PRINT May 1992


FASHION IS A MYSTERIOUSLY MUTABLE PHENOMENON that nevertheless supplies the visual cues that indicate a society’s conceptions of taste, class, power, and gender. For Swiss artist Sylvie Fleury, it is a singular preoccupation and a source of inspiration. Fleury is openly guided by the latest trends, reveling in the fascination that she and countless other women have with the artifacts of fashion, particularly clothing and its accessories. She lives her life much like that of a fashion victim, reading all the relevant magazines (Vogue, W, Elle, Glamour, etc.), shopping whenever possible, and never missing the seasonal couture shows in Paris. But rather than passively follow fashion dictates, Fleury turns her seeming victimization into a creative act that underscores the fact that, in our society, pursuing fashion is still the most acceptable form of creativity for women. While Fleury does acknowledge fashion’s contradictions— its simultaneous demands for conformity and encouragement of individuality—she prefers to focus on its overwhelming influence: “It affects everyone, whether you follow it or react against.”1

Shopping is the means by which one actualizes the continuously changing fashion ideal, and it is a process that has motivated some of Fleury’s most notable works. Fleury shops as a normal part of her life and then uses her purchases—as is—to make her art. As such, one can see her work in the context of Fluxus performance, but absent the anarchy.2 Her shopping also places her art at the center of recent feminist discourse that no longer denies gender difference and instead concentrates on taking control of the typically “feminine” activities that earlier feminists proscribed. Shopping, the stereotypical female pastime, which has been referred to as a “woman’s opiate,”3 is not repressive if, in fact, it gives women a sense of power and potency. In the hands of Fleury, it represents this form of empowerment, an action in direct opposition to the passive reception of visual images.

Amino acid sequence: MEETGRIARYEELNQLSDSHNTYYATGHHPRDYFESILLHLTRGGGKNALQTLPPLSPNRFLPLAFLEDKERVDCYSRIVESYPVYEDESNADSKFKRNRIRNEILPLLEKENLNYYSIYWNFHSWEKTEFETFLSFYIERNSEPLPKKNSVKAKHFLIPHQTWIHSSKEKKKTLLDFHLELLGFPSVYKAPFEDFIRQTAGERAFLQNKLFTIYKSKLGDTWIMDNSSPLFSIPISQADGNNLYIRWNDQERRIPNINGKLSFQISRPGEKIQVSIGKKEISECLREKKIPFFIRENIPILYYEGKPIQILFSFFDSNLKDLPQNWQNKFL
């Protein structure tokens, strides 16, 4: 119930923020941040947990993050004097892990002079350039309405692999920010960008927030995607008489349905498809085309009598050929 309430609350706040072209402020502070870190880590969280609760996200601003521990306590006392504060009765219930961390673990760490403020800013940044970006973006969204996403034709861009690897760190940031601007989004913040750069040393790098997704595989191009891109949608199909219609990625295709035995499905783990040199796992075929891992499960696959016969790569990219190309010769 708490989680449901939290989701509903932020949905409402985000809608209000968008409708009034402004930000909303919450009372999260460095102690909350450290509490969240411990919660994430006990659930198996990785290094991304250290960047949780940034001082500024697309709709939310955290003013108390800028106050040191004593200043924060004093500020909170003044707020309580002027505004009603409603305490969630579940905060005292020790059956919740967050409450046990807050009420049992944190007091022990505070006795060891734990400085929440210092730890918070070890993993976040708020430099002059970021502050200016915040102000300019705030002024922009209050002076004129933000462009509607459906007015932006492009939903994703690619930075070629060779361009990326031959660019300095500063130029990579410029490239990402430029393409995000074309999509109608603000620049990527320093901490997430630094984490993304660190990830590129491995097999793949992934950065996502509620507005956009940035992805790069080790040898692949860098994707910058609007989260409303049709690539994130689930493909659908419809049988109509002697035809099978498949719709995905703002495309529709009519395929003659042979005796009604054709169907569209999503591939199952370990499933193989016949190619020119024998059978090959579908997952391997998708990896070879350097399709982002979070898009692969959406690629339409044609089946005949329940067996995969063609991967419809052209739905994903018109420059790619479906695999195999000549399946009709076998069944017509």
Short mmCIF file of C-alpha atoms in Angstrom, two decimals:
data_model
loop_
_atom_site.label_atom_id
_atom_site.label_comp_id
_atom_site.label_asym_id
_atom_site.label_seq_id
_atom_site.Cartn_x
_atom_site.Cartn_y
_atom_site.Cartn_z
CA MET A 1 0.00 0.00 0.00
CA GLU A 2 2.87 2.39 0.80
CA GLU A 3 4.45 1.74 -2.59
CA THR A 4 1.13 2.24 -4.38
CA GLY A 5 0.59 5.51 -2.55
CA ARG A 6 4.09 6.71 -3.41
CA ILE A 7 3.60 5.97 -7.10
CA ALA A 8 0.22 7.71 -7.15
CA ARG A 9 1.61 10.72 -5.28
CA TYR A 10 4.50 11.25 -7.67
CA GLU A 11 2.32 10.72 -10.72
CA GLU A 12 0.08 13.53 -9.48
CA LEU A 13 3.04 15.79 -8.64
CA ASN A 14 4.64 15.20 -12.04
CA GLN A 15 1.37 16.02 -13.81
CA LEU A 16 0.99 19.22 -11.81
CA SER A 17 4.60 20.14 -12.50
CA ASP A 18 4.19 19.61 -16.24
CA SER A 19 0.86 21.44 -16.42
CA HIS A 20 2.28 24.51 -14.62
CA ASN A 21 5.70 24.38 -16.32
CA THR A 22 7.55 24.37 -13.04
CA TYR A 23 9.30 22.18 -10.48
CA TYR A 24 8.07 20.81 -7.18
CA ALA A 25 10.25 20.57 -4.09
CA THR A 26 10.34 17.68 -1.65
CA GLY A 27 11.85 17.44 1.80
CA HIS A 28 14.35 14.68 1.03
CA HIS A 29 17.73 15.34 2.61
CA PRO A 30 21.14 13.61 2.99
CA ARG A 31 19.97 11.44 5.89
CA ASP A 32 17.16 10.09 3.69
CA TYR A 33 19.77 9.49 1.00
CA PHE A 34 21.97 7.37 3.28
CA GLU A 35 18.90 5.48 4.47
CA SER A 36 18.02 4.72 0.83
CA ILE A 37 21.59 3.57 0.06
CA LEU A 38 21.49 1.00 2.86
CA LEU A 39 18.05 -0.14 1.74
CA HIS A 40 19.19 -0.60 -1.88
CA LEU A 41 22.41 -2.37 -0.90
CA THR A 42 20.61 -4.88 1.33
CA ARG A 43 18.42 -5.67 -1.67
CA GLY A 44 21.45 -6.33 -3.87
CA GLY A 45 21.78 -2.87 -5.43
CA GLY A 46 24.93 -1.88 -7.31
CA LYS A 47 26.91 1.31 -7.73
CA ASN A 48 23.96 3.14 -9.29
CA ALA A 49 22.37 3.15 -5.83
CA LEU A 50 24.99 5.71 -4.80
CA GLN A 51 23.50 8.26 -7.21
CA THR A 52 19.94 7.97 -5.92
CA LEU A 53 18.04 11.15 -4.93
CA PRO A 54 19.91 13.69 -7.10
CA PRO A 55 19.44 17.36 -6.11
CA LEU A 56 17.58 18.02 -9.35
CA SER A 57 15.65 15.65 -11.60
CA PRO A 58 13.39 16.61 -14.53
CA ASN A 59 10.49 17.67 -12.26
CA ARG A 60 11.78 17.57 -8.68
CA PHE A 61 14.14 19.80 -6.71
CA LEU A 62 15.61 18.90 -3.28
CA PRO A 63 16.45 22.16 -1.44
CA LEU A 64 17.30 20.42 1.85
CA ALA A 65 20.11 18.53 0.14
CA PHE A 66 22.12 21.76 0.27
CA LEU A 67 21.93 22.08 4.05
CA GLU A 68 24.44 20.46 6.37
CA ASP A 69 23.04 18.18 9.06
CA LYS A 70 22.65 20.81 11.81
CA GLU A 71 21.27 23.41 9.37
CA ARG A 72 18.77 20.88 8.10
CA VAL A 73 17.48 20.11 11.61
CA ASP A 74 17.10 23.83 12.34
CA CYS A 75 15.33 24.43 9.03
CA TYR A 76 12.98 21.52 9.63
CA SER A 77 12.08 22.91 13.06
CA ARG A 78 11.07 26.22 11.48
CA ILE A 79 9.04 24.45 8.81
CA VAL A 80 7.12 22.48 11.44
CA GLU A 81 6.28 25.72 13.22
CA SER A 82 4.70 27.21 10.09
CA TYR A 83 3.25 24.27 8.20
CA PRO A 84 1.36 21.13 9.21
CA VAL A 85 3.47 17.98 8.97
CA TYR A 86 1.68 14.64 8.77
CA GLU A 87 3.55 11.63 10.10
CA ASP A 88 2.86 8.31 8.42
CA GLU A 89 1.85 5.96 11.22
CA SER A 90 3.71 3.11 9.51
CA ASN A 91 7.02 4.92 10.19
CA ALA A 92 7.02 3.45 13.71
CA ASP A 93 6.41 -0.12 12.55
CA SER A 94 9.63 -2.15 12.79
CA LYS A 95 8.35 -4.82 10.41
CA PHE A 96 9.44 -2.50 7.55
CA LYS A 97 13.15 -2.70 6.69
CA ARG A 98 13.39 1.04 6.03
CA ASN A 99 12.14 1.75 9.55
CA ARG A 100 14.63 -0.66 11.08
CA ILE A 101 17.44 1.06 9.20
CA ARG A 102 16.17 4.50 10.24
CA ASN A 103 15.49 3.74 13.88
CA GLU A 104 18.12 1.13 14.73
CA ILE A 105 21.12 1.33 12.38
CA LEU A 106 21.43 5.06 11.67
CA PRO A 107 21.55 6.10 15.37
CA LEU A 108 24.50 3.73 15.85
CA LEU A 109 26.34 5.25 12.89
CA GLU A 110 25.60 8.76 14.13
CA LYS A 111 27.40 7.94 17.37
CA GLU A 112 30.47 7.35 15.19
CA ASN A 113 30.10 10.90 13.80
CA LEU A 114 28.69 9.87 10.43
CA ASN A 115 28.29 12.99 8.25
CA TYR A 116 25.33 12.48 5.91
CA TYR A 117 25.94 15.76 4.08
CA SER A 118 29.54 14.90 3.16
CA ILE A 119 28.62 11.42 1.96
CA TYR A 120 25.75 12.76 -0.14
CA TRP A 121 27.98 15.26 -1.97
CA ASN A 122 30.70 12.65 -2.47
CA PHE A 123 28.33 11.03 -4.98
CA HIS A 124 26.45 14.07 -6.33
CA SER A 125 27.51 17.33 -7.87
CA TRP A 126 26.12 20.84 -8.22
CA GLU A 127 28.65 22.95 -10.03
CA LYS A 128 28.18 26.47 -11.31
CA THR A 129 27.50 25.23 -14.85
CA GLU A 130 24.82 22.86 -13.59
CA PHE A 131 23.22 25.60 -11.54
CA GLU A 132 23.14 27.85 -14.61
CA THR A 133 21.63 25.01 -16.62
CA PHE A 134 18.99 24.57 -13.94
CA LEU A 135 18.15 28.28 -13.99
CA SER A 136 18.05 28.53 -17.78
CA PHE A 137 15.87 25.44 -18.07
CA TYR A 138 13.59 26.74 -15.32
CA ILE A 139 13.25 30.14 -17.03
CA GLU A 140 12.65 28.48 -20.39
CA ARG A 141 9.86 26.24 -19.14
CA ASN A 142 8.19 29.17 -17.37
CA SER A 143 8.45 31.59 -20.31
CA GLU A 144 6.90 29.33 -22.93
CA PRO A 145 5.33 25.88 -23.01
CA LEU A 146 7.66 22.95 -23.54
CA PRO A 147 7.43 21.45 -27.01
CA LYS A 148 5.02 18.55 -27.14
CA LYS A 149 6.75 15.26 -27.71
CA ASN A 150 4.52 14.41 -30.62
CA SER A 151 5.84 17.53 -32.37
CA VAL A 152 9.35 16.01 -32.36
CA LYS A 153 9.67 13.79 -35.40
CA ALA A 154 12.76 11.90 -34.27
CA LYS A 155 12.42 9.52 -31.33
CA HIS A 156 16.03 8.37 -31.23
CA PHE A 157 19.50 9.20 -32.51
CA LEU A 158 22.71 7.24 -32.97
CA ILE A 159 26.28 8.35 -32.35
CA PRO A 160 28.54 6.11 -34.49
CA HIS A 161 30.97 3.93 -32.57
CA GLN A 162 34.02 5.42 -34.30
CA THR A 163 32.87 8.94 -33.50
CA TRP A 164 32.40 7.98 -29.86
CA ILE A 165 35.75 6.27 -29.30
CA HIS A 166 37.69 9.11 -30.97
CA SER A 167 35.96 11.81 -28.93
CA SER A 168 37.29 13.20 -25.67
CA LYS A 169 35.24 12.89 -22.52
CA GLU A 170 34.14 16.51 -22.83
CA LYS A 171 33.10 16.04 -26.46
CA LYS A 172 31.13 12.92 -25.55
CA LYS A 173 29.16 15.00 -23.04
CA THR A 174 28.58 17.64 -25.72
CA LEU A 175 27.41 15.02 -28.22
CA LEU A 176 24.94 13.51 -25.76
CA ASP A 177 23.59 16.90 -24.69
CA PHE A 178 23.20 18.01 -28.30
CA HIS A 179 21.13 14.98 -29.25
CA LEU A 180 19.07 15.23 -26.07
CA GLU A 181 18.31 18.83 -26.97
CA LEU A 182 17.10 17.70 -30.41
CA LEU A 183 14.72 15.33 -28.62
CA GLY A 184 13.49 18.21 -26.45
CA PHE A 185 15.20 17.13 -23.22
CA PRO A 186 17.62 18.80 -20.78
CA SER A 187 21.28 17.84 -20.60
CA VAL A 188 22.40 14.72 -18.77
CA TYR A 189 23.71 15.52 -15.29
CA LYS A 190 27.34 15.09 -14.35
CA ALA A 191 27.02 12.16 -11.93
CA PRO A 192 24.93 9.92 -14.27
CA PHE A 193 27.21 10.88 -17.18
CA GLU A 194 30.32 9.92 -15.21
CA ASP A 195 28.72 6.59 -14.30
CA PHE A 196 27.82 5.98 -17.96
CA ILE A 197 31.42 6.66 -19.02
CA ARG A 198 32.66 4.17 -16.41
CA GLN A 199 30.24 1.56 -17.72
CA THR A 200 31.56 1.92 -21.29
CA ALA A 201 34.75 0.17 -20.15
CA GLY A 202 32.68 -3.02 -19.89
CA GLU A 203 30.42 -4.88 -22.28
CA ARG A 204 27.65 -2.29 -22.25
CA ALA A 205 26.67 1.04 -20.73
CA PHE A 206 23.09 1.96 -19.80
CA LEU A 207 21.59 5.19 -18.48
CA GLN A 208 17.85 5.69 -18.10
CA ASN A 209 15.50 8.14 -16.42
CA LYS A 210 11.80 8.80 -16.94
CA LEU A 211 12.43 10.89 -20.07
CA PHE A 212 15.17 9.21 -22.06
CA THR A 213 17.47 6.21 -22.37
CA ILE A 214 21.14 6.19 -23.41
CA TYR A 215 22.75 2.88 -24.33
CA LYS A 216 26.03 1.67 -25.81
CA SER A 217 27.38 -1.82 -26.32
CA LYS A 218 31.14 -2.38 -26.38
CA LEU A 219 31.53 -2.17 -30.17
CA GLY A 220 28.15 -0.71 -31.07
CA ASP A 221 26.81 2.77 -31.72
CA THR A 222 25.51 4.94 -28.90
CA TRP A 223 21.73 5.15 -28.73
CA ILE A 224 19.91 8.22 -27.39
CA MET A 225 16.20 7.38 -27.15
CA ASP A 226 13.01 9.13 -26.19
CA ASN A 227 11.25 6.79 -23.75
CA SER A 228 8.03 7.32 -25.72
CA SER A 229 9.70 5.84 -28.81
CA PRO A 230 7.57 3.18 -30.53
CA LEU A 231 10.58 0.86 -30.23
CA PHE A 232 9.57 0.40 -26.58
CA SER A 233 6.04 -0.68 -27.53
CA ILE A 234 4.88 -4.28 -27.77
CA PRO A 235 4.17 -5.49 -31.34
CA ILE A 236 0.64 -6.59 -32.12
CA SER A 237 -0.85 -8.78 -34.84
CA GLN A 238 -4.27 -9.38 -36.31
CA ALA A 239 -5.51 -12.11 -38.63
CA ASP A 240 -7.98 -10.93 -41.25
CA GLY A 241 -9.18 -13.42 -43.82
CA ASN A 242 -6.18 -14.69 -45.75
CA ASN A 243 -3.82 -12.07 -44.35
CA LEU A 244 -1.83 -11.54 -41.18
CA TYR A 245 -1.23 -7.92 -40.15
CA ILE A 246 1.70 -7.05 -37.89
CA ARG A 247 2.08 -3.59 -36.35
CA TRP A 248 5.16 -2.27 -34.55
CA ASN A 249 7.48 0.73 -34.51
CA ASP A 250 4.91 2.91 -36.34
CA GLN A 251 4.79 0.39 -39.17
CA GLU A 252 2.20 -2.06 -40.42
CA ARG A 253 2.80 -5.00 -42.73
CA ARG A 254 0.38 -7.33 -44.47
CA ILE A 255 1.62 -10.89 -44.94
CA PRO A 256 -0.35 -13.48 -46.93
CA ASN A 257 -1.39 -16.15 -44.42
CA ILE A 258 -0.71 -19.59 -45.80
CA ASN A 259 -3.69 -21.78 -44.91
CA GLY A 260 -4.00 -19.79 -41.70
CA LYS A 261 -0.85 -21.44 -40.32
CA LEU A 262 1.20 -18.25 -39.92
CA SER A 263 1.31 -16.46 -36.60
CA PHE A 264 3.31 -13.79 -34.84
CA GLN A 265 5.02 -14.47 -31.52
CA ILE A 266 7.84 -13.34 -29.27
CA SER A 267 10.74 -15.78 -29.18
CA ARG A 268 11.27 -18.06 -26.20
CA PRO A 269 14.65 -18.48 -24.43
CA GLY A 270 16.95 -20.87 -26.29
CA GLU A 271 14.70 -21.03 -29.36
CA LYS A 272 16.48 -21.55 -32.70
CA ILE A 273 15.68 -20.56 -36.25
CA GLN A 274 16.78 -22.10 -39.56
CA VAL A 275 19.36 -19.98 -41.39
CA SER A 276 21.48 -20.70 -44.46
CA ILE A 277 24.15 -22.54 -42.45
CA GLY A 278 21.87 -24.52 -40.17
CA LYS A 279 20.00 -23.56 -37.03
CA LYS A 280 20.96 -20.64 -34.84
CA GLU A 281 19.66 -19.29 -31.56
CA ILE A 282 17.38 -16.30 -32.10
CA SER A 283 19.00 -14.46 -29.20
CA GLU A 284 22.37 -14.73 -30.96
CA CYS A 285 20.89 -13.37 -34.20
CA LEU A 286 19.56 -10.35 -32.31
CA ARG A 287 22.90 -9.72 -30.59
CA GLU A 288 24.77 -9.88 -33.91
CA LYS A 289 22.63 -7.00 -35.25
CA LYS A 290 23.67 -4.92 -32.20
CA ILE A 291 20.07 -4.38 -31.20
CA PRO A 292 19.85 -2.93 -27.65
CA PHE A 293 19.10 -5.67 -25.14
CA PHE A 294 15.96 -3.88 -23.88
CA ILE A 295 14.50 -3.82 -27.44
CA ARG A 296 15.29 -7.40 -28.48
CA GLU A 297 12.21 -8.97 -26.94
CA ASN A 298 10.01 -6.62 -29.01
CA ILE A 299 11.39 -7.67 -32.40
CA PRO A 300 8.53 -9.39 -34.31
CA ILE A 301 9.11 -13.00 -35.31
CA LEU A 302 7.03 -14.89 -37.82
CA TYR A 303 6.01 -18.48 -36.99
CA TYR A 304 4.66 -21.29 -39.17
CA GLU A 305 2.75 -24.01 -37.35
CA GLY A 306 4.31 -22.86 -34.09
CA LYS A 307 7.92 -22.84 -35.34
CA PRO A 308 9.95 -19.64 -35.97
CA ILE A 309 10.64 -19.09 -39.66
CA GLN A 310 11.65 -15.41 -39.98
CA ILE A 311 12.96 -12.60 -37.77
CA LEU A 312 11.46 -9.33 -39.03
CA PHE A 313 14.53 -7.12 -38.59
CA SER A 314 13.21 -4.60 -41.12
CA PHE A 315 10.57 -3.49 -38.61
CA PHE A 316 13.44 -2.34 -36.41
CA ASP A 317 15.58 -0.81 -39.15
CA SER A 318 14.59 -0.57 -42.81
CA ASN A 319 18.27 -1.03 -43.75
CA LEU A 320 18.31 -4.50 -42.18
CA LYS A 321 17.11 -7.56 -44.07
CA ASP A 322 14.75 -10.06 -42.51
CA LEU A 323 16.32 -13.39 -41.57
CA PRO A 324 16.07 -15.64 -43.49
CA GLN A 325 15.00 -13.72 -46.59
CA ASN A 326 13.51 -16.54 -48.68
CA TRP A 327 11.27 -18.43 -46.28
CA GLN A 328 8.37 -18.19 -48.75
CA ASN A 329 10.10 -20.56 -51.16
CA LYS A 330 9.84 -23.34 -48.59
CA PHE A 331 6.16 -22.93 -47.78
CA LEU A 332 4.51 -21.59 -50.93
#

In her first installation, for a group exhibition in Lausanne in 1990, Fleury contributed the first of a series of “shopping bag” pieces. Its title, “C’est la vie!,” is taken from the Christian Lacroix bag that functions as its centerpiece. These bags, of different shapes, sizes, and colors, emblazoned with the logos of mostly upscale shops, were filled with the products purchased during one of Fleury’s shopping sprees and then arranged on the floor in a tight grouping.

On the surface, “C’est la vie!” might be read as a critique of capitalism, consumerism, and class; or these things might be the remnants of an exhausted shopper who has “shopped till she dropped” and left her purchases on the gallery floor for a cultural interlude. Without excluding the first reading, Fleury’s sense of humor and admitted attraction to the “realness of things” would suggest she prefers the latter. Shopping bags are, Fleury says, “fetishistic objects” that inherently mean “nothing but are made into something.” Like many of her post-Modern colleagues, she takes an empirical rather than a theoretical or critical approach to her art, letting fashion alone determine her artistic choices. She emphasizes that her work is “nonrestrictive” and, therefore, open to multiple interpretations, all of which she believes are legitimate.